What goes on at...Selby High School?

Selby High School in Yorkshire is one of the schools with the highest output of Bronze Arts Awards in England. We caught up with one of their Advisors to find out the key to their success.

What goes on at...Selby High School?

Could you first introduce yourselves for the reader

Hi, I am Nicole Sullivan, a secondary school drama teacher at Selby High School. I am also the Specialism Enrichment co-ordinator and have been in charge of the Arts Award delivery here for the last eight years.

Which Arts Award levels do you offer?

We offer Bronze to the whole of Year 7, running it for those who opt for it - which is usually between 50 and 80 students. This year, we are delivering Bronze through 4 drop down days where students are off timetabled lessons to work purely on their Arts Award. Silver is available to anyone wishing to build on their Bronze award; this is run as an extracurricular club.

What about the Arts Award appeals to your students?

Working outside curriculum time. The ability to be creative. The free choice to participate in any art form they are interested in and to develop knowledge and skills in the arts. Freedom to present their work how they wish, whether it be the creative inspiration work in Part C or the way they put together their Arts Award portfolio.

What Arts Award creative projects have your current and previous students done in groups?

We work hard to enable our students to choose a personalised journey, therefore students work on individual tasks and projects to suit their interests and abilities. Some choose to work in pairs or groups to deliver Part D as they have similar interests and ideas that work well together.


What kinds of things have you got in mind or organised for your future Arts Award students?

To ensure the 'Arts clubs' that students wish to attend are available. To enable staff CPD (Continuing Professional Development) training to run these additional clubs where necessary i.e. photography and textiles were very popular this year and in order to facilitate this two of our wonderful HLTA's (Higher Level Teaching Assistant) have stepped up to provide these clubs. One of whom is an experienced Arts Award leader, and involved in teaching this year's cohort, Sally Lewis has sought professional photography training in order to deliver a quality photography club to our students.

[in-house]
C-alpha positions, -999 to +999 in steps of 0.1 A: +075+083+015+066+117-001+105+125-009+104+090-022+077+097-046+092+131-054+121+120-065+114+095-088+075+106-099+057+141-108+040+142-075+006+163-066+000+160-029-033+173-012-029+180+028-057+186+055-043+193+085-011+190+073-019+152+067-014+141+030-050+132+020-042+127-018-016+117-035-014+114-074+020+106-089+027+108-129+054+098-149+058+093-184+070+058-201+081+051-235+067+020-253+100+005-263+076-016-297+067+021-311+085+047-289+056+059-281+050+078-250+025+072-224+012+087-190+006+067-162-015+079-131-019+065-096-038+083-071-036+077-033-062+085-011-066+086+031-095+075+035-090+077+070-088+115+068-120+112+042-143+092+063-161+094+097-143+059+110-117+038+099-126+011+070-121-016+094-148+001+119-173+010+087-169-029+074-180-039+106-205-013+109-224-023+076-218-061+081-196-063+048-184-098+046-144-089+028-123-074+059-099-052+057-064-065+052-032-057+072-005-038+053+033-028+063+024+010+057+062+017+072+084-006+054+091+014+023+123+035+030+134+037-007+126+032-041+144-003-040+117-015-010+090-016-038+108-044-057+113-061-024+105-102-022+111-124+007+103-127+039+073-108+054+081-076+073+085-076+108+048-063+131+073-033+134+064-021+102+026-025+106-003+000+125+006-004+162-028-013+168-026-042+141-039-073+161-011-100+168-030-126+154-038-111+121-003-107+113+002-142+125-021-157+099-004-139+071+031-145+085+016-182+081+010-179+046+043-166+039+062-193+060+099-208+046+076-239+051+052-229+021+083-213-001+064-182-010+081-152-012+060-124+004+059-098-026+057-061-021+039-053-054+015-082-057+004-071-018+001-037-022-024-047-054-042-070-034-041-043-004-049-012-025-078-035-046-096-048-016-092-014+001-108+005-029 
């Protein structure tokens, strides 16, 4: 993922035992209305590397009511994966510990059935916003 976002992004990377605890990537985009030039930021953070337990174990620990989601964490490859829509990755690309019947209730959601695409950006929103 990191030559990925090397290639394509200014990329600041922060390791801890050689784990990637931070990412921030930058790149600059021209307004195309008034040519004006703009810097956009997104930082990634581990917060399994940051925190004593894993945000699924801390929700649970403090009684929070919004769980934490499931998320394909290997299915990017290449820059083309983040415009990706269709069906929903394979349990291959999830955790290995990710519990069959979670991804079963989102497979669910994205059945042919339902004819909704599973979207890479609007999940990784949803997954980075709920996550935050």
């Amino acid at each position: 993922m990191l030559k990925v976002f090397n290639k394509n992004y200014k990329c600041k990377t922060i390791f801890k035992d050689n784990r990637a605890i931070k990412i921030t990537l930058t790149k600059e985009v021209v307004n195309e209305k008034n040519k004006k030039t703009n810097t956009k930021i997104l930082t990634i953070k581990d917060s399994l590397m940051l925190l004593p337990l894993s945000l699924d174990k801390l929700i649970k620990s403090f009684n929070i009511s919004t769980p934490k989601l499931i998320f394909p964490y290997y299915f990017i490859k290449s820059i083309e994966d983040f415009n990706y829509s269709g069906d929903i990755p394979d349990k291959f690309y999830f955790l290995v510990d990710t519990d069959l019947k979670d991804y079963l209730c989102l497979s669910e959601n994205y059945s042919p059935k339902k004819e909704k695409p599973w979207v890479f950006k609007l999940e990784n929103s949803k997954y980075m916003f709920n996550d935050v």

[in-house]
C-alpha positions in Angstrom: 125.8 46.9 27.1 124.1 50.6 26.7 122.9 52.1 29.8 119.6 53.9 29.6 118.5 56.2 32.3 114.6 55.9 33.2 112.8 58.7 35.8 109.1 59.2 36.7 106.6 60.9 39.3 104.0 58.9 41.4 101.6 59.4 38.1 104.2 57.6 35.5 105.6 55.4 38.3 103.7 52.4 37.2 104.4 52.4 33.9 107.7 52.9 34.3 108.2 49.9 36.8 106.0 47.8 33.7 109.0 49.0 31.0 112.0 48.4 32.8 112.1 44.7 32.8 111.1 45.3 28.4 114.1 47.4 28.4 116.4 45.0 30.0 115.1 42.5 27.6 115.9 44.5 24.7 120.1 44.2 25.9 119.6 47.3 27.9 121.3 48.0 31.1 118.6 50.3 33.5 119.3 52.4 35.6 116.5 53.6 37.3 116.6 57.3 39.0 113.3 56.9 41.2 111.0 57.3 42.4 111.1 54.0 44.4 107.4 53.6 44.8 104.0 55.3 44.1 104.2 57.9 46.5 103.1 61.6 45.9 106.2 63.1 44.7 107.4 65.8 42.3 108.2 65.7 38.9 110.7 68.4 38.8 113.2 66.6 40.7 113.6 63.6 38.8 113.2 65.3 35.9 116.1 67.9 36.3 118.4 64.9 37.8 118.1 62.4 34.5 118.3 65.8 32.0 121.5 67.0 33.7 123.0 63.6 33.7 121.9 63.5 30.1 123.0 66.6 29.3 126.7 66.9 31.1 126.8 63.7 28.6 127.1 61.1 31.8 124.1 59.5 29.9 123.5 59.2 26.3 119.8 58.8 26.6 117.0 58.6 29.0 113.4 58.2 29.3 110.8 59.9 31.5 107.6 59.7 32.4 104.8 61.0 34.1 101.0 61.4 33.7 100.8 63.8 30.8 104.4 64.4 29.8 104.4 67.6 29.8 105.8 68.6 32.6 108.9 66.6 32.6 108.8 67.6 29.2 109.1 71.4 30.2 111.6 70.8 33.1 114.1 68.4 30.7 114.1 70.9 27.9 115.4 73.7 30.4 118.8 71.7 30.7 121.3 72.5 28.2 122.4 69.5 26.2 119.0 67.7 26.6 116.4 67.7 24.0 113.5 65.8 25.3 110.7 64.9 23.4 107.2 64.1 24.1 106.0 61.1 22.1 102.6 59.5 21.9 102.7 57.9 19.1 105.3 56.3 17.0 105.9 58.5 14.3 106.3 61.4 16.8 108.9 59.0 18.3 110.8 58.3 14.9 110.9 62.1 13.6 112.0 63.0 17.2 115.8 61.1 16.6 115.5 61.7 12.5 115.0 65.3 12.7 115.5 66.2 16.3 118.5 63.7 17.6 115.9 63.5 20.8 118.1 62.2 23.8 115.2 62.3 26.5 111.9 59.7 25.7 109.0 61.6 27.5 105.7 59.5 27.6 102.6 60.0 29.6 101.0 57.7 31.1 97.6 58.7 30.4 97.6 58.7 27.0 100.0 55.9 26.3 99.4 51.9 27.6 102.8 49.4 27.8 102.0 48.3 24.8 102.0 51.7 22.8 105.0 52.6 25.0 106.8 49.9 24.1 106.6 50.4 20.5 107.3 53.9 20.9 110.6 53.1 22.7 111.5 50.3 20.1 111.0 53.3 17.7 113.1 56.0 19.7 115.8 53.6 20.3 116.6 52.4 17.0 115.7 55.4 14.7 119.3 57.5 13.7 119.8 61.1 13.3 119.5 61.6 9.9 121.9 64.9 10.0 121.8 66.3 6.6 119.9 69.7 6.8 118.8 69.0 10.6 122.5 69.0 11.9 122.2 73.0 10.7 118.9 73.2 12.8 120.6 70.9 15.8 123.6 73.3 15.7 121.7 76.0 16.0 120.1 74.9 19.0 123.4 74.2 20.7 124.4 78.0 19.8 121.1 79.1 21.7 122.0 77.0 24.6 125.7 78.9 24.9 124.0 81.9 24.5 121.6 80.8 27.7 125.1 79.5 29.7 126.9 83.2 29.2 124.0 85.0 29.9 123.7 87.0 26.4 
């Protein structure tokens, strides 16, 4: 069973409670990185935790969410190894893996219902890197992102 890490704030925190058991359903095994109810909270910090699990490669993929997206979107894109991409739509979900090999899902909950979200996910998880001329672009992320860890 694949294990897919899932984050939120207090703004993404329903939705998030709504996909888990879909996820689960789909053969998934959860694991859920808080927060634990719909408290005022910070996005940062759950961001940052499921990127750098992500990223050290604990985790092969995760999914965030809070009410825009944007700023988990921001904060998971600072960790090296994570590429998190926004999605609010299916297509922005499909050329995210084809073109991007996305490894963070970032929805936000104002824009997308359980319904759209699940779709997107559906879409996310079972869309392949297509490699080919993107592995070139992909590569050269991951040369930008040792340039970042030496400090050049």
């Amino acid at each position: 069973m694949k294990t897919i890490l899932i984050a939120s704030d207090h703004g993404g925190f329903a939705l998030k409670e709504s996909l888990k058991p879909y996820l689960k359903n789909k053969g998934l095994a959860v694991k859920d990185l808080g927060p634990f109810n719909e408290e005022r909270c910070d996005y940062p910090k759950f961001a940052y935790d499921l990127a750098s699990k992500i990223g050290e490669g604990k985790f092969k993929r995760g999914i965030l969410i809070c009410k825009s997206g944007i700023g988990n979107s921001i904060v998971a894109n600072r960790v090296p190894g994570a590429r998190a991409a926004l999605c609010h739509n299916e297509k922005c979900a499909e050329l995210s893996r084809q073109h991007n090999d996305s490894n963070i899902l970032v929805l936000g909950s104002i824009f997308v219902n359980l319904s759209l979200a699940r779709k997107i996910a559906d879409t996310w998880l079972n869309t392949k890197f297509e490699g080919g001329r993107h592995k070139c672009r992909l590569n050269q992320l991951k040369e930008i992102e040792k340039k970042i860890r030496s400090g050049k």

This year the way we run Arts Award has changed significantly. To begin with, when Arts Award itself began we ran it as an extracurricular lunch club, uptake was between 10 and 20 students a year. This was then developed to run within the curriculum once a fortnight, again for opted in students of between 50 and 80 participants. However, with ever changing curriculum needs this was no longer possible. So the drop down days have been introduced and, so far, with two days out of the four delivered, it is proving highly successful. Monitoring and evaluation of these days will be ongoing to ensure maximum success.


What are the greatest challenges for your students undertaking their Arts Awards?

For some it is the reviewing a live event element. Going to see a live performance/event is something that some of our students have never done before and don't easily have access to. The English department runs an annual theatre trip and there are other performances by Selby High that we encourage all Arts Award students to participate in if they can. If not, we have an aspiring music artist coming to perform at Selby High, this professional standard enables a concert like performance so that those who have been unable to access the other live events still have the review opportunity onsite.

What is the greatest benefit in both yourself delivering the Arts Award and for your students in undertaking it?

I've seen a wide variety of students undertake a range of projects. I've been amazed at their creativity and inspiration. Sometimes seeing these students in a totally different light and giving them the chance to really flourish. Students always get an enormous amount out of it, but I think the section that really pushes them is Part D. The pride and self-satisfaction they gain when they realise how capable they are; often this is the area most say they worried about but got the most out of.


How do you think what your students have accomplished in their awards will help them moving forward?

Students have demonstrated high levels of independence, motivation, self-management, teamwork, research and evaluation skills alongside developing in self-confidence. They have more freedom and choice to work on what interests them. Having experience of planning and delivering a session to others shows students what they really can do when they put their mind to it. These skills are invaluable as a learner and can pay dividends in all areas of school and home life.

What would you say to schools considering delivering the Arts Award?

We would definitely recommend it. Whether it be run through one big project which all students take part in, or with a focus on the individual like ourselves, the benefits for students are endless. It is an engaging, exciting, inspiring and positive experience that is inclusive of everyone. Students can see and feel their own personal progression and take ownership of their Arts Award.

  • Images courtesy of Nicole Sullivan and Selby High School


Bhavesh Jadva

Bhavesh Jadva Voice Team

Former Media Editor on Voice and former Arts Award Editor on AAoV covering film, TV, music and comedy.

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